If you google the “ten worst American presidents” you’ll see that Herbert Hoover makes everyone’s list. His single term ran from 1929 to 1933. Those years saw the onset of the Great Depression, beginning with the stock market crash only six months after his inauguration. From there it got worse, taking the country and his administration down with it.
People at the time, and historians ever since, found Hoover unequal to the challenge. Contemporaries held him personally accountable for their misery, calling their squatter camps “Hoovervilles” and the government donations of surplus turnips “Hoover apples.”
Historians describe him mostly as the predecessor and vivid contrast to posterity’s darling, FDR. So I was curious to get more of the story, and have been reading last year’s Herbert Hoover in the White House: the Ordeal of the Presidency. It’s a good read.
Before his term in the White House, Hoover had been known as the Great Humanitarian, the administrative genius who saved Europe from starvation after World War I. Some of the personal attacks on his presidency seem driven by disappointment, that he wouldn’t just deliver on the skills everyone knew he had.
Leading World War I relief efforts among refugee children in Poland in the early 1920s.
So why didn’t he?
Rappleye lays the blame on a couple of things, including the one I’d heard before, Hoover’s stubborn belief in private sector charity as preferable to government action and – against all the available evidence – enough to rescue the whole country. His was the last administration to so wholly reject a role for government in the national economy.
But it’s the second source of paralysis that I find instructive, even for those trying to make things happen in a much smaller context, like an office or a college campus.
For much of this argument and the title of one of his chapters, Rappleye draws on a Walter Lippmann essay from the June 1930 issue of Harper’s Monthly, called “The Peculiar Weakness of Mr. Hoover.” Lippmann wrote:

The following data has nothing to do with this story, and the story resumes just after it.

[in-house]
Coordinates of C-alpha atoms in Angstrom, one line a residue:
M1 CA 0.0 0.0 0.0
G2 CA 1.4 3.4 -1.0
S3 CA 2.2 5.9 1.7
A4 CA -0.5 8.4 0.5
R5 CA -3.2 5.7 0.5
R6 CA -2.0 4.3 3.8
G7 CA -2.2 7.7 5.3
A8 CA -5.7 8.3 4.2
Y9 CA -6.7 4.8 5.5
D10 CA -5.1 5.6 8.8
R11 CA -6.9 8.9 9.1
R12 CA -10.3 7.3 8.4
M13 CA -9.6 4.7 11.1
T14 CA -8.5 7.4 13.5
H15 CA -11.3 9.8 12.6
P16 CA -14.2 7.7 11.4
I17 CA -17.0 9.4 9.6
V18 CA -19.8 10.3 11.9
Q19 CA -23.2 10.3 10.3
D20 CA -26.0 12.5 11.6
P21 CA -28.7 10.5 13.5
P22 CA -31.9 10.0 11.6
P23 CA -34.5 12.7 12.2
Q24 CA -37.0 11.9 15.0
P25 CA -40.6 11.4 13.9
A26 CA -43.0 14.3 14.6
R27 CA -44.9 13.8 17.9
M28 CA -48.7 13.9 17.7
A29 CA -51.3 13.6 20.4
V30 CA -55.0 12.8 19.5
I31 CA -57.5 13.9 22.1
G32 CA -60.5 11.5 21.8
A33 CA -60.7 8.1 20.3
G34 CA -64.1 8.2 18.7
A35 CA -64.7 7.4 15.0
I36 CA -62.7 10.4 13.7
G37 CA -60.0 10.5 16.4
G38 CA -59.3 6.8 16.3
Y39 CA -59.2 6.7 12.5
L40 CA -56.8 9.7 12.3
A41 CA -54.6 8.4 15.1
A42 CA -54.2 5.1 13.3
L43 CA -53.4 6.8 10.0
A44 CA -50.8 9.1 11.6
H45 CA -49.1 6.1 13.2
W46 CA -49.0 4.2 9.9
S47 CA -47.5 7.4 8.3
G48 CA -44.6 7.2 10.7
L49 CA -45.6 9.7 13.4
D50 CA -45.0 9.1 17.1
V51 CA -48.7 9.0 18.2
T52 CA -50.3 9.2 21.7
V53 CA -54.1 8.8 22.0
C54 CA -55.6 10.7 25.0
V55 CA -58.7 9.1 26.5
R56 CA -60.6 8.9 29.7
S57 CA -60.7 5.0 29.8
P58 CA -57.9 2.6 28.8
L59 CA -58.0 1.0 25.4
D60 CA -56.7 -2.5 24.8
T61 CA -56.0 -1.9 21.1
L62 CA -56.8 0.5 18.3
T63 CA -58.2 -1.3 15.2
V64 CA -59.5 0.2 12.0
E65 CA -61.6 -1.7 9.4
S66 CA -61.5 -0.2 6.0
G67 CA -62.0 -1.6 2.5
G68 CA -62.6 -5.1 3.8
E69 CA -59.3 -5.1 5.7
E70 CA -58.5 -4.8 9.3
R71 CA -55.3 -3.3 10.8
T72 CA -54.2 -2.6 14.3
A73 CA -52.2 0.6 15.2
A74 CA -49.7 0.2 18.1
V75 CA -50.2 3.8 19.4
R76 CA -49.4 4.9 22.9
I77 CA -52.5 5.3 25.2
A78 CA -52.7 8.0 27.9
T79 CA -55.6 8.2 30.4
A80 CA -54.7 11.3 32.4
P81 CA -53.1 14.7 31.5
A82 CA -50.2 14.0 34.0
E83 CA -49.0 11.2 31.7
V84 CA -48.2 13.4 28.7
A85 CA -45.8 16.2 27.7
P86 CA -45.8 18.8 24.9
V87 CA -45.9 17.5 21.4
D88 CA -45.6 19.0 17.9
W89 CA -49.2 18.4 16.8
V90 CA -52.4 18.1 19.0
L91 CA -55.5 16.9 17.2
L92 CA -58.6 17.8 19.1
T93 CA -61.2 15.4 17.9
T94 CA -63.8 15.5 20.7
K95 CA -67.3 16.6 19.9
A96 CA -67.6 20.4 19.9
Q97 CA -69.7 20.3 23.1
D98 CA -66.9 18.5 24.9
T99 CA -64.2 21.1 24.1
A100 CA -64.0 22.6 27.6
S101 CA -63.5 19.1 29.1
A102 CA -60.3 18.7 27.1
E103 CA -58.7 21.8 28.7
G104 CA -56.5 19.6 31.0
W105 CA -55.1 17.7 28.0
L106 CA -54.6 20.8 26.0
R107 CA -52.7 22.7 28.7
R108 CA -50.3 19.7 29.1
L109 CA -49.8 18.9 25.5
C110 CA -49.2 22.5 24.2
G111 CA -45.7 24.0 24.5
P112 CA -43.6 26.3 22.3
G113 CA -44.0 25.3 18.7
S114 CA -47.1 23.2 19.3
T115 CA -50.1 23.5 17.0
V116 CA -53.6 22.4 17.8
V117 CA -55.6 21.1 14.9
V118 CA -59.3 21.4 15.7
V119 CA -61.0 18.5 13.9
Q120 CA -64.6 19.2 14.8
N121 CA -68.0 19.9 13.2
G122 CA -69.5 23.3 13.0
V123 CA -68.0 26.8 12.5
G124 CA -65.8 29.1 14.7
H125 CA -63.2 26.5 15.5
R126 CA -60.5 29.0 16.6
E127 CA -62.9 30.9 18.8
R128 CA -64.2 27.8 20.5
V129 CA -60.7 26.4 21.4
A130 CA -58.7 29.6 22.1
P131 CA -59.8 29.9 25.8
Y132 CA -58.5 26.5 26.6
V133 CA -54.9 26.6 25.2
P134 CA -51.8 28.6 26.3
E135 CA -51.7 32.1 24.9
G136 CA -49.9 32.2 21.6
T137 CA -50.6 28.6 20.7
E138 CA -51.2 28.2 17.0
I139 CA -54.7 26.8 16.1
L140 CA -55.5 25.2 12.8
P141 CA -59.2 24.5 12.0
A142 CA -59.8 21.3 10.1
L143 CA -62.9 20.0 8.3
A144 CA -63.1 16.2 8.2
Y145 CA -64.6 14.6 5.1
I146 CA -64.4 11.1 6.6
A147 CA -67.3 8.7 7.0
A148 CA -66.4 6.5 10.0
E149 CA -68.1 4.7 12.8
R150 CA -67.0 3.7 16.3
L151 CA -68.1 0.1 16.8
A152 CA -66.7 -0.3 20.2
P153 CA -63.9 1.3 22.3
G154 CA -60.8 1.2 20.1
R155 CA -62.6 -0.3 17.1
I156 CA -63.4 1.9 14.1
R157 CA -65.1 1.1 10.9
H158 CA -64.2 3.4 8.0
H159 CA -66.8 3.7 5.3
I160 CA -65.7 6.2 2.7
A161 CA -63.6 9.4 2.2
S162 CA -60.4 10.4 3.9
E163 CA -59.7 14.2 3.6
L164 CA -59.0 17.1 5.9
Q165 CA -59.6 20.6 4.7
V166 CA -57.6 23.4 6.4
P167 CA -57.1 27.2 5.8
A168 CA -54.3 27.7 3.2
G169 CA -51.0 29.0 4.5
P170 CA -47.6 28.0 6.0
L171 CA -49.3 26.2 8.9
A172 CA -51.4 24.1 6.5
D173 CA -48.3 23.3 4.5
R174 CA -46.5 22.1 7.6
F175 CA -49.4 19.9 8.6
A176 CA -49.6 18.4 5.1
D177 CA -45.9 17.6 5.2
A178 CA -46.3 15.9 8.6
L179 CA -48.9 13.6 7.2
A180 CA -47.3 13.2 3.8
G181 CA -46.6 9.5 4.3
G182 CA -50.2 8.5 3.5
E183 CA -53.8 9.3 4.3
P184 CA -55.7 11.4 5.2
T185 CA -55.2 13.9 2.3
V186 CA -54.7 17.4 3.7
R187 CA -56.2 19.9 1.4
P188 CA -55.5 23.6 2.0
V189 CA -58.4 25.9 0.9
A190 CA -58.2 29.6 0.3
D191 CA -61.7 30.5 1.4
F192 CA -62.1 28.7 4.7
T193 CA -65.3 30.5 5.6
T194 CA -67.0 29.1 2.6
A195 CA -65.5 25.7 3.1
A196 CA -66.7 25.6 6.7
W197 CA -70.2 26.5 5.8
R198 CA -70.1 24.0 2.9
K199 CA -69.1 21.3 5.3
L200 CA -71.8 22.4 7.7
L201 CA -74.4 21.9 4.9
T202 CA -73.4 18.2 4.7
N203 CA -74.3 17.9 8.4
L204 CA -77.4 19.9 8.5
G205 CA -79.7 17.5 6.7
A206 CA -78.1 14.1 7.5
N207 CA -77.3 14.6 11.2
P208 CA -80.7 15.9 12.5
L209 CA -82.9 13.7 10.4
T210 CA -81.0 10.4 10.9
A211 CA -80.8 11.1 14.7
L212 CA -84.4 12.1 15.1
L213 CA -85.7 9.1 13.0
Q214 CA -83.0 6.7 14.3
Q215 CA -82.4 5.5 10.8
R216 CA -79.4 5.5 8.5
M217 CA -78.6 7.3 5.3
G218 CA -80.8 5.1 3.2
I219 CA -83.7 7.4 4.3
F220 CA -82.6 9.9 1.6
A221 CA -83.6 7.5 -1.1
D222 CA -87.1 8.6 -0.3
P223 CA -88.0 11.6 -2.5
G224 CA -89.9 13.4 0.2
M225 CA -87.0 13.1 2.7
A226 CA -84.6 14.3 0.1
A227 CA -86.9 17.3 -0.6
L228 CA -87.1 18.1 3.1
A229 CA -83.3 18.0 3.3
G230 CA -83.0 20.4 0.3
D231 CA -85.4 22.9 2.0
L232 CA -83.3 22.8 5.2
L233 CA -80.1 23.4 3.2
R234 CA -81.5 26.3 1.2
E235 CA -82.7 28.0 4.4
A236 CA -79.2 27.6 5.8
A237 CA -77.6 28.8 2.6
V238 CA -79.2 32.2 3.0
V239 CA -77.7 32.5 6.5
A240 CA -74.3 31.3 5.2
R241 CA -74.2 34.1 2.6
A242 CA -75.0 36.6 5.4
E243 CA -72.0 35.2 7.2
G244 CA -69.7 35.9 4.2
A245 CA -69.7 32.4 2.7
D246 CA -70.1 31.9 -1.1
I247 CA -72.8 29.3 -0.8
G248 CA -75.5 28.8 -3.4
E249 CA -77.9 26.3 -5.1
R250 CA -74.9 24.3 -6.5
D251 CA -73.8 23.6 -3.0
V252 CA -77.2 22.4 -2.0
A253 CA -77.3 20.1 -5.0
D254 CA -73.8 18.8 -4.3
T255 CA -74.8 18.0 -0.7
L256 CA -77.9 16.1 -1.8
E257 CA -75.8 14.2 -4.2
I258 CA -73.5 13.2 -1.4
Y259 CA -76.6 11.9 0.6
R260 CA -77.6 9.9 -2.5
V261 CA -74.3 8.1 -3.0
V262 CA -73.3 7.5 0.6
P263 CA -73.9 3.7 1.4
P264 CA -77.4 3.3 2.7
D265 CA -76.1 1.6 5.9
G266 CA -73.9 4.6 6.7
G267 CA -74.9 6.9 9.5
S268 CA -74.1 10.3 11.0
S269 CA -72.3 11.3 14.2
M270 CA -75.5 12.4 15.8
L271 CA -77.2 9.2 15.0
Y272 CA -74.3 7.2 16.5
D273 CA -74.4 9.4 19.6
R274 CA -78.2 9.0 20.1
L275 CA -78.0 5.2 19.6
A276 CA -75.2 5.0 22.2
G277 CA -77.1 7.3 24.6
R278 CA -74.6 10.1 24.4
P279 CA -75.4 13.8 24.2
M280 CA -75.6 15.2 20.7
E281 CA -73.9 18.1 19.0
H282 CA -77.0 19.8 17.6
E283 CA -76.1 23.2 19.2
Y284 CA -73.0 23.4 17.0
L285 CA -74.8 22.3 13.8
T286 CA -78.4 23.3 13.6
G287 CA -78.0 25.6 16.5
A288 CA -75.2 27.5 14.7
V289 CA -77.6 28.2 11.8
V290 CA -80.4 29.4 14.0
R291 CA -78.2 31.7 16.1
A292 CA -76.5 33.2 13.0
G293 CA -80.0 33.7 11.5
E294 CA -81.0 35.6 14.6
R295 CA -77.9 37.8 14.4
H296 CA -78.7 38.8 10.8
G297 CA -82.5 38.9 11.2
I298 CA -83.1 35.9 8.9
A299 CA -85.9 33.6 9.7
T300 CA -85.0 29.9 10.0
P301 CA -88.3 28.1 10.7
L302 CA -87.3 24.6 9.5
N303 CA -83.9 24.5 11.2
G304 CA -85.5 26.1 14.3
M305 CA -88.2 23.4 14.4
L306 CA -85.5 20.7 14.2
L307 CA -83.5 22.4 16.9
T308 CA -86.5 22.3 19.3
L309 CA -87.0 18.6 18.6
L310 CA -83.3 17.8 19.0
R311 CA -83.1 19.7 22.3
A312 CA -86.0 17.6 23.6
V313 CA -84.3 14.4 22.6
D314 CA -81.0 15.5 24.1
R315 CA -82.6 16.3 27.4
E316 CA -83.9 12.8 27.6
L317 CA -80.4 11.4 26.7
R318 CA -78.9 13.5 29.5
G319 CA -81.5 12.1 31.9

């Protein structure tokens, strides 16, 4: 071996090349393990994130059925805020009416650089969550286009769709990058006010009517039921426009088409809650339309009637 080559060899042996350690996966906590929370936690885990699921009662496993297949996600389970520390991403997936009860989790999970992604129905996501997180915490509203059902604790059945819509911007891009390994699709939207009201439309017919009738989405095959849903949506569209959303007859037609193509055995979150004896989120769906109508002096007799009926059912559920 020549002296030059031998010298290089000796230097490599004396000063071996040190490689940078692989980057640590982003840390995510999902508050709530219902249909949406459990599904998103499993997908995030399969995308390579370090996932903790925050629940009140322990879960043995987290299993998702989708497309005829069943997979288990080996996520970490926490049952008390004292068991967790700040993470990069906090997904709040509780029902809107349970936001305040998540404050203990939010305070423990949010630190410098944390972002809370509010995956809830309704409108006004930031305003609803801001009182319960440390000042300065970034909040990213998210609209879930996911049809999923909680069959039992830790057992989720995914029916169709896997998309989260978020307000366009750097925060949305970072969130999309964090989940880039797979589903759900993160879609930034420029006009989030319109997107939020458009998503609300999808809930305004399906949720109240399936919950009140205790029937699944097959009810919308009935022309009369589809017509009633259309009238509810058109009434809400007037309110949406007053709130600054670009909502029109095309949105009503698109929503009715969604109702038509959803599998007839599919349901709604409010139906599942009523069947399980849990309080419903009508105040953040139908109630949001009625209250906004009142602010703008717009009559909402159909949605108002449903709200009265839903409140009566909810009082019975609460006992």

“This weakness appears at the point where in order to win he would have to intervene in the hurly-burly of conflicting wills which are the living tissue of popular government.”
An engineer and technocrat, Hoover had won only a single elected office, the presidency. He wasn’t a mingler.
The rest of Rappleye’s book bears this out. Repeatedly we see that Hoover was unwilling to share his thinking with colleagues in Congress or the press, especially as his ideas were forming. So people who might have sympathized, countered, or simply helped were shut out.
Instead, he tried solving problems on his own, with the sheer brute force of his ferocious work ethic.
The second shortcoming fed the first: with no one to serve as sounding board, his faith in limitless private charity went unchallenged.
Over the past ten or so years, I’ve reported to people in positions of varying visibility and responsibility. It’s interesting how closely the analysis from Lippmann and Rappleye lines up with my own experience. All of my bosses have taken their jobs seriously, working hard and over-preparing. These are, after all, people who were so good at school they never left.
But the good ones manage somehow to keep an open mind – and an open office door – even after they’ve studied up. They embrace the unreasoning, very human hurly-burly of democracy. There really isn’t a time when they seem finished learning. By contrast, my least effective bosses have seemed besieged by their own fear of error. For them, dialogue doesn’t nourish so much as threaten. They may sound as certain as anyone, but they’re stingier with eye contact.
Hoover in the last year of his presidency, at the Nine-Point Prosperity Conference.
So then what’s the answer? Welcome people in, leverage the strength of the group, and understand that human interaction is what keeps the engines from seizing up.
The day really never comes when you outgrow needing others.
Image credits: Cornell College, Harris & Ewing Collection/Library of Congress, Washington, D.C. WorldNet Daily, Wikimedia